Robert Ryman

Summary

Robert Ryman (Nashville, May 30, 1930 – New York, February 8, 2019) was an American artist identified with minimalism, abstract expressionism and conceptual art. He was best known for abstract paintings where he used white on white. He lived and worked in New York.

Ryman was born in Nashville, Tennessee. After studying at Tennessee Polytechnic Institute in Cookeville from 1948 to 1949 and at George Peobody College for teachers between 1949 and 1950, Ryman enlisted in the United States Reserve Corps. He was subsequently deployed during the Korean War. In 1953, Ryman moved to New York with the intention of becoming a professional jazz saxophonist. He took lessons from pianist Lennie Tristano. To make ends meet, he began working as an attendant at the Museum of Modern Art during the day, his colleagues being the artists Sol LeWitt and Dan Flavin. The year after he resigned from his job at MoMa, Ryman worked in the art department of the New York Public Library. In 1950s period, he met the artist Roy Lichtenstein.

While working at MoMa, he became captivated by the newly acquired works of the abstract-expressionists Mark Rothko, Willem de Kooning, Clyford Still, Jackson Pollock and Barnett Newman. Ryman became curious about painting. His job at MoMa allowed him to be close to the works. He bought some painting materials and began experimenting with them in his apartment. In 1959, he also completed what he says is his earliest professional work, a large monochrome canvas titled Untitled (Orange Painting) (1955-59) that is currently in the collection of the Museum of Modern Art in New York.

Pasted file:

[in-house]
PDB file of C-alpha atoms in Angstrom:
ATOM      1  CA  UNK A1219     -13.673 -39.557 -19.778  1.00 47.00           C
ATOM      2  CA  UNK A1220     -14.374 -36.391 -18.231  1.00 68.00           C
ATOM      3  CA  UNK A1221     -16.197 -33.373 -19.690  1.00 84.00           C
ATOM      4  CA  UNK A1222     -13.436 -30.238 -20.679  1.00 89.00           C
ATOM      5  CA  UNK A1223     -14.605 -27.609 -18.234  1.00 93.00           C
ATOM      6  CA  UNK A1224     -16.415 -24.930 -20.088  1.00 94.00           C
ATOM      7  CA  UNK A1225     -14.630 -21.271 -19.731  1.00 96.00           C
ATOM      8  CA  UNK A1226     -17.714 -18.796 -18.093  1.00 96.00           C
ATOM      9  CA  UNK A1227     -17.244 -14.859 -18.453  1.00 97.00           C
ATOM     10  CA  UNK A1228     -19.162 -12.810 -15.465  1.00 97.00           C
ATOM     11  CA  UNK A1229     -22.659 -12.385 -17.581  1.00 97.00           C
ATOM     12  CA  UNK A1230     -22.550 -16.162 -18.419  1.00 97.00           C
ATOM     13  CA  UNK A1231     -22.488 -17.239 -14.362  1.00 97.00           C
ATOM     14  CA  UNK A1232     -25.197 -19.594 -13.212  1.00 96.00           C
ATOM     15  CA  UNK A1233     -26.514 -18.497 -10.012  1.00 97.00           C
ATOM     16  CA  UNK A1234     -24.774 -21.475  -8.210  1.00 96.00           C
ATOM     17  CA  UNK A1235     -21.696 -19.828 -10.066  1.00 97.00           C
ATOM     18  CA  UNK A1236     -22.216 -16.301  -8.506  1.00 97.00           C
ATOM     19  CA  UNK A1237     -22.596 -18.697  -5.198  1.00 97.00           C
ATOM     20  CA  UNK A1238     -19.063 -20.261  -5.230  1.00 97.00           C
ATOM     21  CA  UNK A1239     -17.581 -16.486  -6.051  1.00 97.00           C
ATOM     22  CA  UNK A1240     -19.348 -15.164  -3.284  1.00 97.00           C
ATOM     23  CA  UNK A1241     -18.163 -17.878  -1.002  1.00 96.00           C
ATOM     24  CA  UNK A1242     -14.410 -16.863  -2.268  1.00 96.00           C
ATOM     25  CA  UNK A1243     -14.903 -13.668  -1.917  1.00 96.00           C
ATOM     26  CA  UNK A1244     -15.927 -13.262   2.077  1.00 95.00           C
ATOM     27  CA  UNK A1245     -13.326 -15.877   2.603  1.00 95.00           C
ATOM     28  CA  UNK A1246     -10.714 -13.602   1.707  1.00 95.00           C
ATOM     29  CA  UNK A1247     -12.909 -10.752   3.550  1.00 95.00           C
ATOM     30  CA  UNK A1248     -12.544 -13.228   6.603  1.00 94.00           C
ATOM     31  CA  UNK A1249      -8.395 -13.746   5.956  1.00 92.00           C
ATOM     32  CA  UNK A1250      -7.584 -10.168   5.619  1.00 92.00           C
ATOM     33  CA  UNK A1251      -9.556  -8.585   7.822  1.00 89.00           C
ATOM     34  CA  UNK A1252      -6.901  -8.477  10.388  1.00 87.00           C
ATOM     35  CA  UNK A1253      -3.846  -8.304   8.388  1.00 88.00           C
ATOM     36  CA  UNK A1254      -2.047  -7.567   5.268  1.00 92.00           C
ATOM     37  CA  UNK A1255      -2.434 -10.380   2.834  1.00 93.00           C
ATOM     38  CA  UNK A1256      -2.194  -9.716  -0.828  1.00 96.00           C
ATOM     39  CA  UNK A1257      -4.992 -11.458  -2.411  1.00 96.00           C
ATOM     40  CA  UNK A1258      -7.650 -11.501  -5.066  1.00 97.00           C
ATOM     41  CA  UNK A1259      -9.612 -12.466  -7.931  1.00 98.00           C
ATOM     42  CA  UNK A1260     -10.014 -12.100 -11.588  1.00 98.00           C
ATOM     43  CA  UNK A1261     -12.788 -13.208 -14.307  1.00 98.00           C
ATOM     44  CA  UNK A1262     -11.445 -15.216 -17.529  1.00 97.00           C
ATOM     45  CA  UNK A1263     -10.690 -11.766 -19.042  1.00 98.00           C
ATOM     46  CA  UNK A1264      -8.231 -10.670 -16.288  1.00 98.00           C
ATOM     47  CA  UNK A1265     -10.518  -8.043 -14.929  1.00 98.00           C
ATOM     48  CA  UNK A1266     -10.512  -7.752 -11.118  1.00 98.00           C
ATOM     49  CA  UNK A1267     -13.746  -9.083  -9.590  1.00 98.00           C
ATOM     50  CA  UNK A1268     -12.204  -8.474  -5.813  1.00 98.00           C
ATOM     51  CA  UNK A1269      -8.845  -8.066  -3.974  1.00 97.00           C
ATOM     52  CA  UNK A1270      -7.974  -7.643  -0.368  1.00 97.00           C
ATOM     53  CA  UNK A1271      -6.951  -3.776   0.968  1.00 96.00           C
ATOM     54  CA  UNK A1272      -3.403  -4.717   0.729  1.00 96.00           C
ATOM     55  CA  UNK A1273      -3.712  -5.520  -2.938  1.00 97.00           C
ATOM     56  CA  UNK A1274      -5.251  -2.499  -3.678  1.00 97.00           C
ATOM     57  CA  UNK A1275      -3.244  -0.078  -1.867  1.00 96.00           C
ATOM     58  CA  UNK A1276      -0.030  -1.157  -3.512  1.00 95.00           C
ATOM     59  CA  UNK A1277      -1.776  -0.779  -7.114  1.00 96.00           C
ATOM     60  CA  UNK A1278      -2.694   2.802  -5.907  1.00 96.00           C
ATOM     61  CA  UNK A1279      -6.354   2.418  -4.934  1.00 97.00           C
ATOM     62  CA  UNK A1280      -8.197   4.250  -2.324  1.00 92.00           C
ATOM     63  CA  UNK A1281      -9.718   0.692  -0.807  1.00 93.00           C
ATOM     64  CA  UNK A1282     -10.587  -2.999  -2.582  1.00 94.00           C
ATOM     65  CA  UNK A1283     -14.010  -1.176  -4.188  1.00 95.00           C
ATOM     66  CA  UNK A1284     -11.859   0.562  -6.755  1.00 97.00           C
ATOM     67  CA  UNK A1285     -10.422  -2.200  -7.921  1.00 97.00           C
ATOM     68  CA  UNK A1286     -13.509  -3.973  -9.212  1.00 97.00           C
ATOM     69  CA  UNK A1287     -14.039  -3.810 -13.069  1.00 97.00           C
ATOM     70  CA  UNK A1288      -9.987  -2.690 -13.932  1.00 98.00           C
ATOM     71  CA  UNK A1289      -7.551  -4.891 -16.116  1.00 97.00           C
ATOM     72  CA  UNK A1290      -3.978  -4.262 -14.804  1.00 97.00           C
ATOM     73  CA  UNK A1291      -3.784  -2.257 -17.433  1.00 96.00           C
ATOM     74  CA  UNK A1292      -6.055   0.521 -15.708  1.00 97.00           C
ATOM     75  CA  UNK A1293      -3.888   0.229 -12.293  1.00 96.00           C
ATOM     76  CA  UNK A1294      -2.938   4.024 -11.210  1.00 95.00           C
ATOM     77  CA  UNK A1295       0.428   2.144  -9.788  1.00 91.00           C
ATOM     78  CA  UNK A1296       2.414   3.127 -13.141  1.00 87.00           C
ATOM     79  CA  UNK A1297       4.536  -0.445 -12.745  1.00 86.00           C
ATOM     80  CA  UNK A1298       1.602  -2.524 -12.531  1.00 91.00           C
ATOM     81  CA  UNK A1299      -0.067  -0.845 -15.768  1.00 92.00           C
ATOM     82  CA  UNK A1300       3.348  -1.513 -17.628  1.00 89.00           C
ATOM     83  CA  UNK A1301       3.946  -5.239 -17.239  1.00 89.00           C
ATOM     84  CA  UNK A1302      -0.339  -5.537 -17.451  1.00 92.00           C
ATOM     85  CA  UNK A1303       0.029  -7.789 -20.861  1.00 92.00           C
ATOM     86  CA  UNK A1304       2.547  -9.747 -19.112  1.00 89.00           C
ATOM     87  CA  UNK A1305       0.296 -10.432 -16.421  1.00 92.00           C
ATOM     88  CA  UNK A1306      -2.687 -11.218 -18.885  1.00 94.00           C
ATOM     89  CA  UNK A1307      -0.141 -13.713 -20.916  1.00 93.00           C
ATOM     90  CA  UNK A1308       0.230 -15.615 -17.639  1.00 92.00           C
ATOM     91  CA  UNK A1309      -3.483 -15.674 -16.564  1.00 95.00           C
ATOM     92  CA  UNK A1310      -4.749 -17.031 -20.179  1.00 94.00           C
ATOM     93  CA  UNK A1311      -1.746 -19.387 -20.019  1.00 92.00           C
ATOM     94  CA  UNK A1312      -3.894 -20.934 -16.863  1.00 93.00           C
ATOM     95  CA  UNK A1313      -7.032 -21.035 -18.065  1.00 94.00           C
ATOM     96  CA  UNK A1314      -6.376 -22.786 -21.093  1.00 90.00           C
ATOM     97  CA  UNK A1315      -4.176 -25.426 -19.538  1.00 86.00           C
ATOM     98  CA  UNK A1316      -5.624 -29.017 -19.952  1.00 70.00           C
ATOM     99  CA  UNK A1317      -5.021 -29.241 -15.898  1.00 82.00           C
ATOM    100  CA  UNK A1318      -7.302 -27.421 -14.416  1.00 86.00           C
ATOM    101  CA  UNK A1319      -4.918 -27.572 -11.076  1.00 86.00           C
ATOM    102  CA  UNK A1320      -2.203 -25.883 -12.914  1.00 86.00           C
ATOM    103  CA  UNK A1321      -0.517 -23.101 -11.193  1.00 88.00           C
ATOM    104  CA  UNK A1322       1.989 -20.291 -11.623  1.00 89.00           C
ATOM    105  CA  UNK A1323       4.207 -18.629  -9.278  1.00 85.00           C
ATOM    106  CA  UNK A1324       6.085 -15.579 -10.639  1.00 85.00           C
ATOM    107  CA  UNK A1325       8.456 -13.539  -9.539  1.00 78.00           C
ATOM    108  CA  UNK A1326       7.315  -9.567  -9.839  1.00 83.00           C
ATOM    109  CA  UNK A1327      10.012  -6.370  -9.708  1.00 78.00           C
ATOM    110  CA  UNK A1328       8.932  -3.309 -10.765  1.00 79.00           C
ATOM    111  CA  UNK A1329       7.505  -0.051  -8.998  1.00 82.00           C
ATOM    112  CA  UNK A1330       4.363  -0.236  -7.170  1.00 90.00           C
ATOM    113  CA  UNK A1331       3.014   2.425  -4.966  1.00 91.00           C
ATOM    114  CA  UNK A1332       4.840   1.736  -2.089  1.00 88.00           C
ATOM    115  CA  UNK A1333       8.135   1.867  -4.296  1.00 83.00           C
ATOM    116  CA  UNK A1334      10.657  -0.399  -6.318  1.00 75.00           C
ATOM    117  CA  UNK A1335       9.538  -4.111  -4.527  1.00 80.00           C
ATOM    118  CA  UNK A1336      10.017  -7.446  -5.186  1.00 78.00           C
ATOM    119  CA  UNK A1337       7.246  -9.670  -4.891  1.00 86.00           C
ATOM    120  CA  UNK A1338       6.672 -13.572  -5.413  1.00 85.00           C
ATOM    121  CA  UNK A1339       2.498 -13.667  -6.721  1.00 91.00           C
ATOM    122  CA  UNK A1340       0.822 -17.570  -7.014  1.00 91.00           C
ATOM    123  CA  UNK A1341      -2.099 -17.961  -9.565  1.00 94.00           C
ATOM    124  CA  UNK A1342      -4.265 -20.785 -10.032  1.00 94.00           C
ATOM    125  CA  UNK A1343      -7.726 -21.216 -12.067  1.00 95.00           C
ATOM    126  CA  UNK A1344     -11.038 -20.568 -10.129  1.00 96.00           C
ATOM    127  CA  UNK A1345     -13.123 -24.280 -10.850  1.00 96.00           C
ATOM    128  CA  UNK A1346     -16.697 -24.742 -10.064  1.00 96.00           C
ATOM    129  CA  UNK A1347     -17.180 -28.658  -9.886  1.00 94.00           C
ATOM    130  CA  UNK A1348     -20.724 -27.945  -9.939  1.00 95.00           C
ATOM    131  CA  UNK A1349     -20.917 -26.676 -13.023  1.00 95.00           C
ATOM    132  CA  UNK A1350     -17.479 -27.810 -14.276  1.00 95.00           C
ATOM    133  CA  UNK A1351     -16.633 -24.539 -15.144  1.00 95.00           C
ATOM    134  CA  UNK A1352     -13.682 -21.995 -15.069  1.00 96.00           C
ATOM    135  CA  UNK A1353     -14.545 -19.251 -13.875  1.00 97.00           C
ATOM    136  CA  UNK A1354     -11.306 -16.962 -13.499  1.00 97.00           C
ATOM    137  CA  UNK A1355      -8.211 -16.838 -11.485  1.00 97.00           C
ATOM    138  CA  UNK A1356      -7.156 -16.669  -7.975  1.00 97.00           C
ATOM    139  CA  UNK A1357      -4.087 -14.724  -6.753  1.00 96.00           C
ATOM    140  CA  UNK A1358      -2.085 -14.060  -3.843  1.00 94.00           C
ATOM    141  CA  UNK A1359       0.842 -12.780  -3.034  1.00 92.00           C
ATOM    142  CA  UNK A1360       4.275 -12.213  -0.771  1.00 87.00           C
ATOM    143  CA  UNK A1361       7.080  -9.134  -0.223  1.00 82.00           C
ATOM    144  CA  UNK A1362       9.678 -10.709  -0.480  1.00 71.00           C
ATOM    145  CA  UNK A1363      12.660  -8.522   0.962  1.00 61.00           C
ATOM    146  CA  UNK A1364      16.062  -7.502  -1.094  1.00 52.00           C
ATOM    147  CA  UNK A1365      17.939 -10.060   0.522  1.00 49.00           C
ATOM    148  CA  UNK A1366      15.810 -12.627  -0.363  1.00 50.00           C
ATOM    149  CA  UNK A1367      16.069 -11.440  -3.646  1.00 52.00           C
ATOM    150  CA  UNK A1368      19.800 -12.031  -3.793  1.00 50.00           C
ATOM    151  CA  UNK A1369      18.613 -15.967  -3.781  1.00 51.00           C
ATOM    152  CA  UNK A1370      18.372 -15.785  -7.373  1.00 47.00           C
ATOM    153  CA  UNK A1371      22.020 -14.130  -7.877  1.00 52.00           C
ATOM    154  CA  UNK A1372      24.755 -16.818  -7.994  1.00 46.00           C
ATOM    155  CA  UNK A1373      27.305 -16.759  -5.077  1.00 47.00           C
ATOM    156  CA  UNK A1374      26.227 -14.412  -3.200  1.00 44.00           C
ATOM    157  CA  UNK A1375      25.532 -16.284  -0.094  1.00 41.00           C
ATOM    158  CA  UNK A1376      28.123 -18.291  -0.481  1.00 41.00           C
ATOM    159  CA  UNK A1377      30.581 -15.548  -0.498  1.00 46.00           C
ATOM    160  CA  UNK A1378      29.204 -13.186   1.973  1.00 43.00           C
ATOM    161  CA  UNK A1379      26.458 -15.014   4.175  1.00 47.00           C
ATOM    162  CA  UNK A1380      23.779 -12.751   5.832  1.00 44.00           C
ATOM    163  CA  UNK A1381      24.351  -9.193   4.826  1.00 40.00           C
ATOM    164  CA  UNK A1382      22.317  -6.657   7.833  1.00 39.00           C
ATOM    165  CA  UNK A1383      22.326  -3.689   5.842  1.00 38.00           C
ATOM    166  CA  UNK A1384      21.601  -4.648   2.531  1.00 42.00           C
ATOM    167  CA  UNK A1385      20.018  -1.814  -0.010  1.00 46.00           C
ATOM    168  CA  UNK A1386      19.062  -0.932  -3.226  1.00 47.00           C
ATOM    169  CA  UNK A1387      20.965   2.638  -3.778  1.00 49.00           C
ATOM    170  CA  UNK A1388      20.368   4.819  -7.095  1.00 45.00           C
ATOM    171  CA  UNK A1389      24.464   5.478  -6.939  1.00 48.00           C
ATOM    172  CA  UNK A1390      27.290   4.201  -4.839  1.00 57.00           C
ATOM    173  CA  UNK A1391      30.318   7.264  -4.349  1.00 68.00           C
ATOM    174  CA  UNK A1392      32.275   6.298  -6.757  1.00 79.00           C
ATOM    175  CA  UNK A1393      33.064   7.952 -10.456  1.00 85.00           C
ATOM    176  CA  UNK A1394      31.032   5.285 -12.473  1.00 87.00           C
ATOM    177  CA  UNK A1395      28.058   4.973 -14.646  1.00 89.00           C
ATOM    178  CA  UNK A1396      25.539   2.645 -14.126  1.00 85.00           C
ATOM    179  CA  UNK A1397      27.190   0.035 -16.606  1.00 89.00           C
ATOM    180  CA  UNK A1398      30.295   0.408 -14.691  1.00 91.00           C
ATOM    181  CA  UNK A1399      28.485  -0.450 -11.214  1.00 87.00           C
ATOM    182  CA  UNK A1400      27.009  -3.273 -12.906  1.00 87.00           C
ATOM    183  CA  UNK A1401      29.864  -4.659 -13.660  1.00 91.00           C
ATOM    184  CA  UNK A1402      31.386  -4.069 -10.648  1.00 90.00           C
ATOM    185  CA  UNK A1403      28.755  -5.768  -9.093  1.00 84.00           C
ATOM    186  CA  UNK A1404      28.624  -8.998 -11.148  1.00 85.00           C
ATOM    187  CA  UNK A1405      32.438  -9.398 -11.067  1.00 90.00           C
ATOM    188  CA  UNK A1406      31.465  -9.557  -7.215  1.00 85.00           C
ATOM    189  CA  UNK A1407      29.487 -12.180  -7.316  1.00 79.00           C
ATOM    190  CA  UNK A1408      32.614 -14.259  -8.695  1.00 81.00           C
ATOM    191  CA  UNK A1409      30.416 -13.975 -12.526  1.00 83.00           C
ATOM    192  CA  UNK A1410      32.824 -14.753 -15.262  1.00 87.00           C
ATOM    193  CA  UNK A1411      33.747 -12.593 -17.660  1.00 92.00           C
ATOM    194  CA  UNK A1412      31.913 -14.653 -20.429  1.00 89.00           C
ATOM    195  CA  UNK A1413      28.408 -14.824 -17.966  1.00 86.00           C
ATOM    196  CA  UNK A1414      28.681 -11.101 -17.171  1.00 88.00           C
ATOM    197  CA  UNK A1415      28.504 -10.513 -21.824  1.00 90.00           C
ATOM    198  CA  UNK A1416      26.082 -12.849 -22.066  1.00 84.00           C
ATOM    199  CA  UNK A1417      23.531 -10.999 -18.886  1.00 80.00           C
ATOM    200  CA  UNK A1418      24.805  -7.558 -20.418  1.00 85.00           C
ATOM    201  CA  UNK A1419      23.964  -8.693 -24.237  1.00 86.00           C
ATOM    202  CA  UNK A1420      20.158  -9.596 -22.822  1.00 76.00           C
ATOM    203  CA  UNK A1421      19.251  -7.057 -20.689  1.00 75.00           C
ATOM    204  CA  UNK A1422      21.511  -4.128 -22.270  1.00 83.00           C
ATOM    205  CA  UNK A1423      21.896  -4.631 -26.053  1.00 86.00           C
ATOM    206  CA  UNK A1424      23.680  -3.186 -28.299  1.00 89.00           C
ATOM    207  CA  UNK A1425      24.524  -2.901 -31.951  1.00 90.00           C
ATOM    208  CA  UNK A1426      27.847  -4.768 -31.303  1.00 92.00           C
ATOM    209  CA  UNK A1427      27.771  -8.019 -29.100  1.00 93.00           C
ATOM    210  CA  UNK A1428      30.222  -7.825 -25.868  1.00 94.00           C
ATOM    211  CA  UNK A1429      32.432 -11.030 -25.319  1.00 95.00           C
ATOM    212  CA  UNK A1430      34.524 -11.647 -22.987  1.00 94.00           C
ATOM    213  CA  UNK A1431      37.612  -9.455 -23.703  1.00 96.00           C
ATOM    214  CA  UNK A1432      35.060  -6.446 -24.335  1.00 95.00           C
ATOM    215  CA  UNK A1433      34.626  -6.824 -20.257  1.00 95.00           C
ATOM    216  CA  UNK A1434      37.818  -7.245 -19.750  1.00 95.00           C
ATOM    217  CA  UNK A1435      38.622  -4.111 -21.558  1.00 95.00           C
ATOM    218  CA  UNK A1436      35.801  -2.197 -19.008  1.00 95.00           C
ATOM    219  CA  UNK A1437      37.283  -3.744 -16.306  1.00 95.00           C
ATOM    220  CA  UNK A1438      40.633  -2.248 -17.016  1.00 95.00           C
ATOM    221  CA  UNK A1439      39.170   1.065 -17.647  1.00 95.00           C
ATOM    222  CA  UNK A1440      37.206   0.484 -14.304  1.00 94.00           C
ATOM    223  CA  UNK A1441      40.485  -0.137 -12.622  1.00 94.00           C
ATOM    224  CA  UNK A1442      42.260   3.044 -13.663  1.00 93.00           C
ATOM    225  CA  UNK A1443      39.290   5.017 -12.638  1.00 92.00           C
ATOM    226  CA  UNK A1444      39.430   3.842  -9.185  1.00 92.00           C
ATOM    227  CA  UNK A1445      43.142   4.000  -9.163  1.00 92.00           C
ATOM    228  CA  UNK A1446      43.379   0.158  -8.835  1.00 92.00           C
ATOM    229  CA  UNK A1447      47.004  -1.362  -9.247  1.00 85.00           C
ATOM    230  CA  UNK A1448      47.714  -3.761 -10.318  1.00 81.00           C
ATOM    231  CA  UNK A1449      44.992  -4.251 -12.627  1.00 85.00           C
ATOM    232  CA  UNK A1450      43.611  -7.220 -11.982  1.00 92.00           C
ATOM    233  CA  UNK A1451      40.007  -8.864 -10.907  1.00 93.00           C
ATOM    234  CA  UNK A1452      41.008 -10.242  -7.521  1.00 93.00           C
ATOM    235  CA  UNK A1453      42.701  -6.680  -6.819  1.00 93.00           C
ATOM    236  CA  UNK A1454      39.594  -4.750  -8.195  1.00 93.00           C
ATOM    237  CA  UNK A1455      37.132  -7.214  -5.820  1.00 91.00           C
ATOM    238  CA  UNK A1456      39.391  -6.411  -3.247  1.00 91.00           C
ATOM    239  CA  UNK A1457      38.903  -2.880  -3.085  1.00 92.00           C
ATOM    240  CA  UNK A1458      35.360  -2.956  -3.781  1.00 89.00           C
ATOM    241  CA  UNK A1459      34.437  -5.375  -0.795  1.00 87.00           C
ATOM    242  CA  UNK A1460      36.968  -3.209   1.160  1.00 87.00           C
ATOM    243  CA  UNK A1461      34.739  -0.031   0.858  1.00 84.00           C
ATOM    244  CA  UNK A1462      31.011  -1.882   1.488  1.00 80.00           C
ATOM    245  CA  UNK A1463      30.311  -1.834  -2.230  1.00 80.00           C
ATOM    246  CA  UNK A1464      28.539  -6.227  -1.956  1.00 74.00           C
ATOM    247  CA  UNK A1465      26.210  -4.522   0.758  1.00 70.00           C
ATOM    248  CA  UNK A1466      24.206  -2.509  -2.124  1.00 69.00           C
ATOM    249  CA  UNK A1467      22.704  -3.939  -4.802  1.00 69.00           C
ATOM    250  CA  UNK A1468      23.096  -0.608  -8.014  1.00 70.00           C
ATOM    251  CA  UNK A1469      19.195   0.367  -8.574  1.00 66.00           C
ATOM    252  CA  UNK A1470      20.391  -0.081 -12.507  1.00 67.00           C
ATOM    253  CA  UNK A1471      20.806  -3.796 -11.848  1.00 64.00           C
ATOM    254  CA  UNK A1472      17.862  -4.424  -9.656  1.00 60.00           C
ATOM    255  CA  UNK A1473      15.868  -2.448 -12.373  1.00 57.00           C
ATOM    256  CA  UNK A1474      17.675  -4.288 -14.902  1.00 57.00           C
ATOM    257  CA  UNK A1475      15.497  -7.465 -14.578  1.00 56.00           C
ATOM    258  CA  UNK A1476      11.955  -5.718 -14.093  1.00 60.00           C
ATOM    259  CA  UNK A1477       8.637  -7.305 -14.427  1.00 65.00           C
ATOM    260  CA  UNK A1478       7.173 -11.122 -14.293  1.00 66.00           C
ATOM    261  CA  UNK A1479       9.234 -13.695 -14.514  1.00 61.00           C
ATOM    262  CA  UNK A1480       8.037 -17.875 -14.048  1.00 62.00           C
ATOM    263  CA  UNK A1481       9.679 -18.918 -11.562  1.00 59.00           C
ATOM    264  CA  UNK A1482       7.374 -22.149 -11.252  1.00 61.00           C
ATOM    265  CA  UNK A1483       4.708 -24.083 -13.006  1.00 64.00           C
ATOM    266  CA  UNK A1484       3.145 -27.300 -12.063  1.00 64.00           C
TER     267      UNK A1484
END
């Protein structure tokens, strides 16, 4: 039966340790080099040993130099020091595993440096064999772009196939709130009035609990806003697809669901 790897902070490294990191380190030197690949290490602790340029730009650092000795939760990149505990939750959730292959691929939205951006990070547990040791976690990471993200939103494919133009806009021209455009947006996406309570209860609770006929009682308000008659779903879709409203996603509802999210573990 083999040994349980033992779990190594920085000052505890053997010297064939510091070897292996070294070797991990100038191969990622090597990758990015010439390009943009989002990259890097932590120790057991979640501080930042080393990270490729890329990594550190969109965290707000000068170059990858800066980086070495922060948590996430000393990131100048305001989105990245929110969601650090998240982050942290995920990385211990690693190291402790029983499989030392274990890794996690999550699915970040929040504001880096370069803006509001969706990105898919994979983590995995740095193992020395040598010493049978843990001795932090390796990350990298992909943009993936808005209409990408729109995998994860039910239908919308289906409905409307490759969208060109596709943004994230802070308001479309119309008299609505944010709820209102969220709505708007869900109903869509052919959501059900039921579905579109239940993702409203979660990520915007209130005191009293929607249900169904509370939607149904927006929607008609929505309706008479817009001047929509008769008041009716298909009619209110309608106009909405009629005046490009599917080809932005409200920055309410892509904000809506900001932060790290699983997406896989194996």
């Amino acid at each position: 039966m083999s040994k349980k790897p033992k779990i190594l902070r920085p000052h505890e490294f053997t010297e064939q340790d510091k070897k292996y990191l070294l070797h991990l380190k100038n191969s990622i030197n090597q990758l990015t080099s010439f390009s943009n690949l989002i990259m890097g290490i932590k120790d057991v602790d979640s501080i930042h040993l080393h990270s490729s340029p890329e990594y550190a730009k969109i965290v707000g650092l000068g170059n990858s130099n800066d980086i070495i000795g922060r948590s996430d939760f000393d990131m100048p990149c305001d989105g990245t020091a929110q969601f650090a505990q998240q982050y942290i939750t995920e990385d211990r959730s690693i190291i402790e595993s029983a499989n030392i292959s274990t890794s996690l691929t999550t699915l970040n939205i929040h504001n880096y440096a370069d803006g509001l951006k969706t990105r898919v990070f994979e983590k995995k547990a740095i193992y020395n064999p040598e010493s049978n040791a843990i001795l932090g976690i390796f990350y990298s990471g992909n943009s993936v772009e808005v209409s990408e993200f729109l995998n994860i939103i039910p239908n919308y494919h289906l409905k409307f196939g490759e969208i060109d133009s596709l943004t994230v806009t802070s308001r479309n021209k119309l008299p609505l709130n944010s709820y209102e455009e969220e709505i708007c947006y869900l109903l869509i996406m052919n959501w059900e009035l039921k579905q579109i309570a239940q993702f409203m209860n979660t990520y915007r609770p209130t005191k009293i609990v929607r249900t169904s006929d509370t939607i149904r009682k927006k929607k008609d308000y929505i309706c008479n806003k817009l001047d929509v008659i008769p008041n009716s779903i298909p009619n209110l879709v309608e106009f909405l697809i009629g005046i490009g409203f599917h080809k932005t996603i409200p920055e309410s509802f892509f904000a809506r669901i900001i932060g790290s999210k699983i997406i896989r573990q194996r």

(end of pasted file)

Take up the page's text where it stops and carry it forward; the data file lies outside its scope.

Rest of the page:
In 1961, Ryman married the art historian Lucy Lippard. The marriage ended in divorce. Later he married the artist Merrill Wagner. Their sons from this marriage, Cordy Ryman and Will Ryman, are also artists and work in New York.

Ryman”s painting Bridge (1980) sold for $20.6 million at a Christie”s auction in New York in 2015.

Ryman is often seen as a minimalist, but he himself prefers to be called a “realist. This is because, in his own words, he is not interested in creating illusions, but only wants to show the material he uses in his compositions as it is. As he indicated in a statement he gave for an exhibition at Pace Wildenstein in 2010 “I am not a picture painter. I work with real light and space, and since real light is an important aspect of the paintings, it always presents some problems.” The majority of his work is characterized by white or off-white brushwork on a square background of canvas or metal. Ryman has experimented with different types of media throughout his career. For example, he painted and or drew on canvas, linen, steel, aluminum, plexiglass, lumasite, vinyl, fiberglass, newspaper, burlap, wallpaper, fiberboard, and handmade paper, among others. He has painted and or drawn with oils, acrylics, pastels, oils and graphite. He also experimented with printmaking such as etching, aquatints, lithography and screen printing. His most beloved quote is “There is never any question of what to paint only how to paint.”